Is working out with a mask safe?

(WSVN) - In South Florida, if you’re hitting the gym, you don’t have a choice. Working out with a mask is mandatory, but is it safe? Once again, the Nightteam’s Kevin Ozebek with tonight’s 7 Investigates.

These are trying times, but doctors say being fit is more important than ever.

Dr. Michael Rosselli, orthopedic: “Working out does improve your immune response to fighting disease, so it is something we should be doing.”

But working out with a mask on is a huge adjustment.

Kevin Ozebek: “You almost feel like you’re drowning in that.”

And for some, it could be risky.

Dr. Michael Rosselli: “It can be quite dangerous if you don’t listen to your body.”

Dr. Michael Rosselli is with South Miami Walk-in Orthopedics and Sports Medicine.

He had me up bright and early…

Kevin Ozebek: “That woke me up!”

To see how working out with a mask impacts the body.

I did one minute each of a slow walk, power walk and then a full-on sprint without a mask.

Kevin Ozebek: “I thought that would be easier.”

After a rest, I repeated the same exercises with a mask.

Kevin Ozebek: “Even at this light pace, it’s a little bit harder to breathe.”

I started with a resting heart rate of 65 beats per minute.

After the quick walk without a mask, my heart rate ticked up just slightly to 70 beats per minute, but after the one minute walk with the mask…

Kevin Ozebek: “It almost feels like my body is craving oxygen.”

My heart rate was 96 beats per minute.

The power walk with no mask made my heart beat at just 70 beats per minute.

Repeated with the mask…

Kevin Ozebek: “I almost feel like I am out of breath now.”

It jumped to 102 beats per minute.

For the all-out run, even without the mask, I measured 133 beats per minute, but with the mask, my breathing became heavy, and my heart rate skyrocketed up to 152 beats per minute.

Dr. Rosselli says with the mask, it’s easier for your heart rate to climb into the danger zone.

Dr. Michael Rosselli: “When you’re at that higher heart rate, you feel that shortness of breath, you feel light-headed, you feel dizzy, you feel that maybe you don’t have the same balance you would have had without the mask.”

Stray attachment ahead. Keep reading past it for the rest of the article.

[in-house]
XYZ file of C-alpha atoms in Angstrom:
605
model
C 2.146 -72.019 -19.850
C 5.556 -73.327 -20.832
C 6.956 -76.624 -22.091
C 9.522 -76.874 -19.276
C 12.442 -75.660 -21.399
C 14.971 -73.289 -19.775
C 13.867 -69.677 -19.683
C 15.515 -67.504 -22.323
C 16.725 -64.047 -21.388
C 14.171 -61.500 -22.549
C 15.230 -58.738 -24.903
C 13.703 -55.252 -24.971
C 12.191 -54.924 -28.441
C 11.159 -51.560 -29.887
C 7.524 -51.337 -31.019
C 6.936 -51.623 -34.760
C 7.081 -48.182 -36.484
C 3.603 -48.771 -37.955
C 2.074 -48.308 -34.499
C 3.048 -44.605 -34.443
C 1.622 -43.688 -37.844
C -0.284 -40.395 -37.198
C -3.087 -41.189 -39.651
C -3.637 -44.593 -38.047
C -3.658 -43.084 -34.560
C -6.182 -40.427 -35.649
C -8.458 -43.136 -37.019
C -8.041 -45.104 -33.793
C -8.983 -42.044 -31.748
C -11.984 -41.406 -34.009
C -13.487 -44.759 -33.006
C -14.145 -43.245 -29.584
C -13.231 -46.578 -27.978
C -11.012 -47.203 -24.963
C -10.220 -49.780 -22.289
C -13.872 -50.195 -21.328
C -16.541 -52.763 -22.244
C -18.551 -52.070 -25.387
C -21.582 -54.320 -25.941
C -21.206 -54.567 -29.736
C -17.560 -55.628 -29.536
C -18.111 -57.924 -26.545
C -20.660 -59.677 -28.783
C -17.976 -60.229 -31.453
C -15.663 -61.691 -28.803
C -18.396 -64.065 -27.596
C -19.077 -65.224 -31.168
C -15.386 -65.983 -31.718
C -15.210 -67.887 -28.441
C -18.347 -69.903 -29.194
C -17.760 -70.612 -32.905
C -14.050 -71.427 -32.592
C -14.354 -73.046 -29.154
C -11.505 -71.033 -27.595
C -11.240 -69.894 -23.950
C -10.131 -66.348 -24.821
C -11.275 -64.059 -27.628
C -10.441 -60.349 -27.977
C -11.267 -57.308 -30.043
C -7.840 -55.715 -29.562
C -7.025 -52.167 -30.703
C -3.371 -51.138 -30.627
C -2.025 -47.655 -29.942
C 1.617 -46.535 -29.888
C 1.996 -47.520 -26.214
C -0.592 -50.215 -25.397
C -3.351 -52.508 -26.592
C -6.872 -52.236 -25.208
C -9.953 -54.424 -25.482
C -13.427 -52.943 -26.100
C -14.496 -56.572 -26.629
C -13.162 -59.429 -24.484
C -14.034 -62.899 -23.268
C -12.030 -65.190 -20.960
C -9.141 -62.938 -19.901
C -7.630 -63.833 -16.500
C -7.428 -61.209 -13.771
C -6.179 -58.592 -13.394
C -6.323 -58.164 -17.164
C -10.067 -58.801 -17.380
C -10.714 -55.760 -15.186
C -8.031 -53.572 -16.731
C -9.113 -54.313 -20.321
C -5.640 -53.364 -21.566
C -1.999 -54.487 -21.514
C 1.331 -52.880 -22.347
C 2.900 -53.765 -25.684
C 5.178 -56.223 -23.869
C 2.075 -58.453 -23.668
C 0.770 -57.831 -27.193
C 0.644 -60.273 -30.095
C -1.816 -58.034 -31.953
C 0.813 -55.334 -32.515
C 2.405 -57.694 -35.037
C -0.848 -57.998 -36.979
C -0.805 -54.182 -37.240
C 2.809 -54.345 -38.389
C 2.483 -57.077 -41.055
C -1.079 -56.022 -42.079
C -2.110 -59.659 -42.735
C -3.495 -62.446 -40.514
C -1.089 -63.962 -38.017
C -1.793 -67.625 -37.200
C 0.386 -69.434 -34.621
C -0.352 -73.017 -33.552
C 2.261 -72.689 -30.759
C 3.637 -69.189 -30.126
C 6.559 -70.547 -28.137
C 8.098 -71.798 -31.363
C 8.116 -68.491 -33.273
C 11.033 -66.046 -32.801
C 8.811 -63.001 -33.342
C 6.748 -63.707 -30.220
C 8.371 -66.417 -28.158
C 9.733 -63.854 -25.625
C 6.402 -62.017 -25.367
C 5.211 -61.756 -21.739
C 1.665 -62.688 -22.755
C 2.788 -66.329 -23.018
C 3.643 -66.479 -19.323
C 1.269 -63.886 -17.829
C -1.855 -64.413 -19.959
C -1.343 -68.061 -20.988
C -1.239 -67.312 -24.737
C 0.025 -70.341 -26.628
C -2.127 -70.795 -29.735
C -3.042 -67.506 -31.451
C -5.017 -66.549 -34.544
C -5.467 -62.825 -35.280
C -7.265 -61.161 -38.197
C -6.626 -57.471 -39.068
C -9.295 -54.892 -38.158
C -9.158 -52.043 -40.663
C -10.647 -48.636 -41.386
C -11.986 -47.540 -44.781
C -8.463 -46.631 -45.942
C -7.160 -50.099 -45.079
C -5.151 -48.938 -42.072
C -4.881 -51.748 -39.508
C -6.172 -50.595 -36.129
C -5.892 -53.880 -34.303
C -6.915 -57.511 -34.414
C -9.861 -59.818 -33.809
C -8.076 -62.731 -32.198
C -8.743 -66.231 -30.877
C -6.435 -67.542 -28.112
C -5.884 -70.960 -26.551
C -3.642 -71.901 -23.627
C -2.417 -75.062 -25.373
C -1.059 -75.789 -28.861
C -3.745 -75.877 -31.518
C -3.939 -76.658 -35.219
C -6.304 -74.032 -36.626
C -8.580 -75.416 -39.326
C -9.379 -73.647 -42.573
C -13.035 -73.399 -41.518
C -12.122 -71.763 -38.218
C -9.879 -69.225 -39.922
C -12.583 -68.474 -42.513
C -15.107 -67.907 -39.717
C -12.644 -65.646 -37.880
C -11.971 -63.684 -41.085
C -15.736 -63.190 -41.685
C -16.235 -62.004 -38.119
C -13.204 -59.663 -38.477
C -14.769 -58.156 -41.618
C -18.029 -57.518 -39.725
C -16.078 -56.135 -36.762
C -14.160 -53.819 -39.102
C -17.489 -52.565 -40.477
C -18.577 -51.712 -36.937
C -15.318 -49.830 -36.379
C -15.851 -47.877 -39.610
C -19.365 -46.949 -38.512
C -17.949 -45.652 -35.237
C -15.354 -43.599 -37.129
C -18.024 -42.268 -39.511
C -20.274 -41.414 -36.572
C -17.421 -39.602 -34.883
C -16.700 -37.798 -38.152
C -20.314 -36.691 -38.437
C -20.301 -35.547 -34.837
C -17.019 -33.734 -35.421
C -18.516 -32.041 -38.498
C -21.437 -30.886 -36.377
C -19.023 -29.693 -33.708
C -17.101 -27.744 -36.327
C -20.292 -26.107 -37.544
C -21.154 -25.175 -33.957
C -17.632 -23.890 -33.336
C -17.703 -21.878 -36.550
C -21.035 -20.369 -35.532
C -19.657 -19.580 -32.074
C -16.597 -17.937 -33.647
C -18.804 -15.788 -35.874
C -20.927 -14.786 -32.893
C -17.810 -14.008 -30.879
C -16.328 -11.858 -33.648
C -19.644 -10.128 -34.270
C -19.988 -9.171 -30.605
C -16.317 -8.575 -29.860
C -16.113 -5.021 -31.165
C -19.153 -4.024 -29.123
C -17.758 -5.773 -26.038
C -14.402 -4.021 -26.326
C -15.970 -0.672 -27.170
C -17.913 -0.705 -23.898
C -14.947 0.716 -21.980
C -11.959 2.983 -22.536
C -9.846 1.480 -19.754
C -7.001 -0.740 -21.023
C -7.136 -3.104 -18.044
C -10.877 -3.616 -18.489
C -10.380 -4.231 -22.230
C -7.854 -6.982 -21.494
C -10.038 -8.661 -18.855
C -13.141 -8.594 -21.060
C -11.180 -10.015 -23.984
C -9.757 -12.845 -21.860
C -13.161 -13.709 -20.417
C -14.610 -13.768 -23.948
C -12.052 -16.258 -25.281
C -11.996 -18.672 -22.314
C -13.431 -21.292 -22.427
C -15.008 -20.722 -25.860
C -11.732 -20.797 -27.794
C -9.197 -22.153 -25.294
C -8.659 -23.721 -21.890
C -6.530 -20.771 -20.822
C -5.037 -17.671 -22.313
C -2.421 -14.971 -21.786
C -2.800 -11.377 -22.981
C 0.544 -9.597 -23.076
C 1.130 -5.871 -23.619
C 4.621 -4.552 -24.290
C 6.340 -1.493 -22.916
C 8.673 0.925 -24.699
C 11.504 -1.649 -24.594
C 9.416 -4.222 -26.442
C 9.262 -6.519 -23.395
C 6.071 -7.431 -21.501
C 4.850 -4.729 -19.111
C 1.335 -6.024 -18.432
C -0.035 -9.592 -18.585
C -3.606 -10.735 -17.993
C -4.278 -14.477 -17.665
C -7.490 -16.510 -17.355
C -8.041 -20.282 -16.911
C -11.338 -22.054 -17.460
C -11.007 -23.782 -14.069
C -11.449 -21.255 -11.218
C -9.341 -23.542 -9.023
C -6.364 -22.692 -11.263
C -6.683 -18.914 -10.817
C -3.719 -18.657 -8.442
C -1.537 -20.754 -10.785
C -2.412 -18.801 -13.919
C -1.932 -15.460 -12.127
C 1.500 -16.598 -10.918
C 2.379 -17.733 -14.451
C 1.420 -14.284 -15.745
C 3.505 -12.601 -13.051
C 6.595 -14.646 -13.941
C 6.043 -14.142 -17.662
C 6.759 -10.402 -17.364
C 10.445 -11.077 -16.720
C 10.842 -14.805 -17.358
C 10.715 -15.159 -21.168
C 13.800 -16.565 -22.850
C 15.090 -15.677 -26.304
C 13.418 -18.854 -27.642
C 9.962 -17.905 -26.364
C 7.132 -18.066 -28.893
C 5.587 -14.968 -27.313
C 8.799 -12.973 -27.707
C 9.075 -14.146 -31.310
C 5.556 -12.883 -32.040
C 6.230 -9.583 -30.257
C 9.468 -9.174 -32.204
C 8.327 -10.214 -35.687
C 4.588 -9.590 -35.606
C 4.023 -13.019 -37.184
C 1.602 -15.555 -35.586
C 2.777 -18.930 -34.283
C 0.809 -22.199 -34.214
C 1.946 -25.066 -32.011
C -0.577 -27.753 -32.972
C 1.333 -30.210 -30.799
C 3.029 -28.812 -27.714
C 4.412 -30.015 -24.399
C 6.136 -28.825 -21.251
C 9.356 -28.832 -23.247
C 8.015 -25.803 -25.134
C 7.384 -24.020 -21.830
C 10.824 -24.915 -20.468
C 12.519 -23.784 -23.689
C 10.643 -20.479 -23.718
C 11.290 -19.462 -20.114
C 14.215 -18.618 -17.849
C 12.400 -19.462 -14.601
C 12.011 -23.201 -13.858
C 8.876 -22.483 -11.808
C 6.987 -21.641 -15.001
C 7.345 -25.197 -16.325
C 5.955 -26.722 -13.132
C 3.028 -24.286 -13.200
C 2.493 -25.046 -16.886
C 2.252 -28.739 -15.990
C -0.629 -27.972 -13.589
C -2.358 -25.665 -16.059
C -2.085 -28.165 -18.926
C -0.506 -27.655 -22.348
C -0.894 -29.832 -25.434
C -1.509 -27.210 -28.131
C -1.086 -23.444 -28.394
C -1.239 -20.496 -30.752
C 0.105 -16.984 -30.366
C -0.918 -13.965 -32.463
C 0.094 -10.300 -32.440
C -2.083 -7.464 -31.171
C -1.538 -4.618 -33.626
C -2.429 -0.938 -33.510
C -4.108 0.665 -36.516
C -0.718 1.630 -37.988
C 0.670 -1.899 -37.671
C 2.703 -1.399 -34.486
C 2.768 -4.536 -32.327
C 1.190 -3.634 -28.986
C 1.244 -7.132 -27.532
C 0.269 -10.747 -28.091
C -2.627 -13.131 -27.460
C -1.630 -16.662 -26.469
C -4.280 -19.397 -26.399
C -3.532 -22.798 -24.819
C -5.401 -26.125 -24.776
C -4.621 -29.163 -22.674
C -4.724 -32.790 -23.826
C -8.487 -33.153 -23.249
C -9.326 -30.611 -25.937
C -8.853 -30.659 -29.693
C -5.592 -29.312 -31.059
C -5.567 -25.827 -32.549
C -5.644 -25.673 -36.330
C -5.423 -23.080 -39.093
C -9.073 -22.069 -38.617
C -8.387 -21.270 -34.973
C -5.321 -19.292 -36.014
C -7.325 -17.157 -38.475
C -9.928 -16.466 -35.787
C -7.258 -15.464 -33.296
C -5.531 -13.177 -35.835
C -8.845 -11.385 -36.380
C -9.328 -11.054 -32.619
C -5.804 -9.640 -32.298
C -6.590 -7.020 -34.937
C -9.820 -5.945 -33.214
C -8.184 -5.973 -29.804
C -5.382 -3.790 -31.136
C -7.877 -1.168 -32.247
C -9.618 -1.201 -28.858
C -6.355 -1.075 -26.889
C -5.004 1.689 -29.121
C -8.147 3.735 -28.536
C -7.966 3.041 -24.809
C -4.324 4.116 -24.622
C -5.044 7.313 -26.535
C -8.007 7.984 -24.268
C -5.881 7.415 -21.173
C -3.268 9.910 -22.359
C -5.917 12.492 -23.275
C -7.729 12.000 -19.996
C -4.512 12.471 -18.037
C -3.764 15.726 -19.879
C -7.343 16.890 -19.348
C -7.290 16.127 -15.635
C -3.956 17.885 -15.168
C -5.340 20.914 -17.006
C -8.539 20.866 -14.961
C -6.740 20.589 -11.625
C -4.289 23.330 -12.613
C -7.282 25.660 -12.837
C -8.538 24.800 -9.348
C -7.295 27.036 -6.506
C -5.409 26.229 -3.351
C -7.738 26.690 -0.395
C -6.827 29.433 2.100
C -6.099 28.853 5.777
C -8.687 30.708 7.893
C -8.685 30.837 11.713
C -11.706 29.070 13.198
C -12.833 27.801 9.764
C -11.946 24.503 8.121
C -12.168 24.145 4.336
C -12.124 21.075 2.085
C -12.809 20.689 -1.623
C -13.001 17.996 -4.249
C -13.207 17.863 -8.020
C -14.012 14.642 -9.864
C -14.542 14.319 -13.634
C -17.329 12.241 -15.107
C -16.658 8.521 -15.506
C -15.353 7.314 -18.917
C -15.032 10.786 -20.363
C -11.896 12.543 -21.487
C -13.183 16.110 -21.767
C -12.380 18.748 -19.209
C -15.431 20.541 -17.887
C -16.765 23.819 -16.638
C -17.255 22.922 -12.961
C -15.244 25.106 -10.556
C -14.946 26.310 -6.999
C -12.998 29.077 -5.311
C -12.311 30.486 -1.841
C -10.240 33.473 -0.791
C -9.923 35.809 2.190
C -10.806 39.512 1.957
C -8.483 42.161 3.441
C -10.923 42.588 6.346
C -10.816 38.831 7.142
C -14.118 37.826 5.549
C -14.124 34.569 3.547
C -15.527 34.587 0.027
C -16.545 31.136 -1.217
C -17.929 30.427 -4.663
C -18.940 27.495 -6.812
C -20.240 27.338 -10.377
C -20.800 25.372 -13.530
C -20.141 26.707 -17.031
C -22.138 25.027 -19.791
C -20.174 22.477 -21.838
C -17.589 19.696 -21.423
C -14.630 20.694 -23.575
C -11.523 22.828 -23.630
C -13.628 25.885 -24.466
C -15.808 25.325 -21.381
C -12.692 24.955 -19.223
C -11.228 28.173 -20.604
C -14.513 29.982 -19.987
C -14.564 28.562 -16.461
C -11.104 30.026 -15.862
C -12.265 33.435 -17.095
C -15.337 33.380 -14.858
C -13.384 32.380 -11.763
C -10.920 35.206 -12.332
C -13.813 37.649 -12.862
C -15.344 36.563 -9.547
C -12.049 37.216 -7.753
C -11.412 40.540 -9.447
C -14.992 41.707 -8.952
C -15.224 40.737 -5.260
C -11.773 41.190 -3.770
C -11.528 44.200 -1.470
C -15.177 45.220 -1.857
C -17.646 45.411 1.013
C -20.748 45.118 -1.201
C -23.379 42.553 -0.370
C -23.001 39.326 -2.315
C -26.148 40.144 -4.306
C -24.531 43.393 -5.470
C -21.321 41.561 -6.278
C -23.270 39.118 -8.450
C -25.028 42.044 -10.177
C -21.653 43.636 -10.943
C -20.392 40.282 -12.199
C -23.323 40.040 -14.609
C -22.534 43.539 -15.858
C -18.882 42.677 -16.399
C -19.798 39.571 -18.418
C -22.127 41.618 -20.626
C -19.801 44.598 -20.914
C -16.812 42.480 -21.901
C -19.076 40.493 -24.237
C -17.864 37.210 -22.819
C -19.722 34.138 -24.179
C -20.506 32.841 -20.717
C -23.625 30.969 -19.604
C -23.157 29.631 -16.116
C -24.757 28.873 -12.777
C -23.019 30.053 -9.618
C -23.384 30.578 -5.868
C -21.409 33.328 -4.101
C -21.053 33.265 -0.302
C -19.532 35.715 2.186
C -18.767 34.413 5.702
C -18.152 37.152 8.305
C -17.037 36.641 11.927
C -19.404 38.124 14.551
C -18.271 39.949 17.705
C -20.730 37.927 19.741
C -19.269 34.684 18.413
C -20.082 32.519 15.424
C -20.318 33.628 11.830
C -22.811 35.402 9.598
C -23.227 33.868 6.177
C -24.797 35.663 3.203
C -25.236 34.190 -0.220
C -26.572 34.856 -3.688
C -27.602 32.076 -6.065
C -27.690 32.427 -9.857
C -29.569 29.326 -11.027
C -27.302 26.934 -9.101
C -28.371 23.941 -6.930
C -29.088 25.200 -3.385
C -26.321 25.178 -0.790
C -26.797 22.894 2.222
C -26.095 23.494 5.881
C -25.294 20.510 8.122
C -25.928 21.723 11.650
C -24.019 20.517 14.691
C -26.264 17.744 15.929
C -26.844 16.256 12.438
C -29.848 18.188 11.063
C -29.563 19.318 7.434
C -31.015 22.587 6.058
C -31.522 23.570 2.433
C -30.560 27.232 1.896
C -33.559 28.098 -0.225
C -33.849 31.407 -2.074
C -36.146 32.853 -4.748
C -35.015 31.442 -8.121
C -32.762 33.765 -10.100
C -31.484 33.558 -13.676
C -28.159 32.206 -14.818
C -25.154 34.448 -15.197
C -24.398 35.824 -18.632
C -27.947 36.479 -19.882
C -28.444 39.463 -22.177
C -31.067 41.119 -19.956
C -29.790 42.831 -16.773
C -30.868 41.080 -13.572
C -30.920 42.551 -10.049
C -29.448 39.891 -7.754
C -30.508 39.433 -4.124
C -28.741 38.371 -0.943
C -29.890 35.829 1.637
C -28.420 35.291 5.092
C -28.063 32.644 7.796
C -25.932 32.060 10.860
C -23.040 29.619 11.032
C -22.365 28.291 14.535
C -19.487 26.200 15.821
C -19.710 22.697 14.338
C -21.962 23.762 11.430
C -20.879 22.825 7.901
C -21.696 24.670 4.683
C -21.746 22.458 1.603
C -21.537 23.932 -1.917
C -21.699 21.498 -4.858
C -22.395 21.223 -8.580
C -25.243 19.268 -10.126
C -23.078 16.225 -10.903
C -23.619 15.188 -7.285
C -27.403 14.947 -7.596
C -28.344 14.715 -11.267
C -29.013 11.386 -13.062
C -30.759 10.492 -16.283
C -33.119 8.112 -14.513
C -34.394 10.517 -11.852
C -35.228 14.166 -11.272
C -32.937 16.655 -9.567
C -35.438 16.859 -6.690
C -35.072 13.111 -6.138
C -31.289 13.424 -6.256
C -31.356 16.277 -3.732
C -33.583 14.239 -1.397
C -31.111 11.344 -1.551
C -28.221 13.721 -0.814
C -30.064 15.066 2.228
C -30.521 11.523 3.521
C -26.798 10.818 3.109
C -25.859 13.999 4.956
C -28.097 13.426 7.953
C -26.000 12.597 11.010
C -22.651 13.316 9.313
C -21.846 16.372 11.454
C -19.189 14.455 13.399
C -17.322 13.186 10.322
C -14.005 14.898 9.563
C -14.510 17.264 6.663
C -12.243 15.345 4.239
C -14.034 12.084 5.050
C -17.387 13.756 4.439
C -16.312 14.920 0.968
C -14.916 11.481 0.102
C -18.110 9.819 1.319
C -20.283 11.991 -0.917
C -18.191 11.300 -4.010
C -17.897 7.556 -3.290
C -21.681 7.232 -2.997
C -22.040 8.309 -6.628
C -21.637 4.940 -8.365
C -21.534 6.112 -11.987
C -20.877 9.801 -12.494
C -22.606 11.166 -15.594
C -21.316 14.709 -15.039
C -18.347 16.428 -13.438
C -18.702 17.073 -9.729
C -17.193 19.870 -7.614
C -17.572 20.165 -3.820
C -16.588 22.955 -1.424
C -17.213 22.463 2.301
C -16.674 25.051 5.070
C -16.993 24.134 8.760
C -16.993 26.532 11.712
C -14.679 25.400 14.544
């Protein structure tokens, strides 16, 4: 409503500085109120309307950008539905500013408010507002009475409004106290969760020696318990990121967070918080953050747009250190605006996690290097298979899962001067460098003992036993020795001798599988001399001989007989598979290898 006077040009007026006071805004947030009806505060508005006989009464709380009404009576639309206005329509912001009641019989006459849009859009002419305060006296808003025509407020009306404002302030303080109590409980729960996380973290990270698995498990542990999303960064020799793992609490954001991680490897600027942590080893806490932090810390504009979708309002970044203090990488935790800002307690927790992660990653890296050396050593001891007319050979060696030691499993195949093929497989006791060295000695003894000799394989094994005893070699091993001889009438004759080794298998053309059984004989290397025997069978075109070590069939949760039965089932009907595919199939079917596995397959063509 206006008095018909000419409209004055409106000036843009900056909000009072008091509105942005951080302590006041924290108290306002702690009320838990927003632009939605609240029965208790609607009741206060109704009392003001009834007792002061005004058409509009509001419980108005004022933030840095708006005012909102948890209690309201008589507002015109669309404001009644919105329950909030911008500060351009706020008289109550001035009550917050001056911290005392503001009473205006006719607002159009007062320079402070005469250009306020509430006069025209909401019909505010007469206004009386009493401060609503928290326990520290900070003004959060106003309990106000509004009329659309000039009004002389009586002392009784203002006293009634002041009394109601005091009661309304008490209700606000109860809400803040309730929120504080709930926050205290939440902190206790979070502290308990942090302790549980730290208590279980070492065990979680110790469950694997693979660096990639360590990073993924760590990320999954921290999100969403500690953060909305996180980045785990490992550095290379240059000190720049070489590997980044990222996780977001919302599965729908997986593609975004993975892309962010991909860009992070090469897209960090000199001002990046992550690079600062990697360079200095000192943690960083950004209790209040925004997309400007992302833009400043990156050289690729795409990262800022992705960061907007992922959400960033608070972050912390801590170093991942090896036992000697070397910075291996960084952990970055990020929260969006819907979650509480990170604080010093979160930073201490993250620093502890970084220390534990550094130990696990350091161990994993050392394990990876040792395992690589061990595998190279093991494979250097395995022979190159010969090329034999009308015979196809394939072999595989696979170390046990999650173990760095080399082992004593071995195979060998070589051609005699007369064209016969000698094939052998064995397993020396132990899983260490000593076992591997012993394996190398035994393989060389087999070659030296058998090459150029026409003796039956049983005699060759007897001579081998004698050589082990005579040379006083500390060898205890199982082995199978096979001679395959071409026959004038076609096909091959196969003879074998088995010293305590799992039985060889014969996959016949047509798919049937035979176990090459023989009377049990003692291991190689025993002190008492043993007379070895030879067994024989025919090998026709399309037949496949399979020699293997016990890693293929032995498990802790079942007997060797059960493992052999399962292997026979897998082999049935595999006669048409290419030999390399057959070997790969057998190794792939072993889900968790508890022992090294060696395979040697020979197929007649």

Dr. Stephen Noel Henry with the University of Miami says those with preexisting conditions need to be especially careful.

Dr. Stephen Noel Henry, Sports Medicine physician: “The minute you put that mask on and you start to feel short of breath, start to feel dizzy, especially when you’re exercising, you start to have any chest pain, that’s your cue to back off intensity.”

Working out increases your blood pressure. Add a mask into the mix, and it climbs faster.

After a quick lap and a circuit of Russian twists, jump rope, bicep curls and battle ropes…

Kevin Ozebek: “I want to rip this mask off!”

My blood pressure went from 125 over 79 to 149 over 95.

Dr. Stephen Noel Henry: “And you’re healthy, so imagine someone with an underlying heart condition.”

Dr. Perez: “What number?”

Kevin Ozebek: “About a six now.”

UM’s Dr. Noris Perez says since there are no heart monitors at most gyms, rate your exertion level from zero to 10 while working out with a mask.

Kevin Ozebek: “OK, now I am winded. Now, I am about a seven. I don’t think I could have a full conversation with you.”

Dr. Noris Perez: “So you’re more like an eight. This is where I would stop.”

If you push your body all the way to the max, you could overheat or get lightheaded.

Dr. Noris Perez, physical therapist: “It’s not going to be the same. Because we have this added restriction, we should just be more cautious. Whatever level you had before, think about where it was and just go down a notch. That’s the safest thing you can do.”

Make no mistake, these doctors say if you’re working out at a gym or near others, it’s crucial you wear a mask.

So, for very high intensity workouts, they say it’s not a bad idea to try them at home where you can take the mask off.

CONTACT 7INVESTIGATES:
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954-921-CLUE
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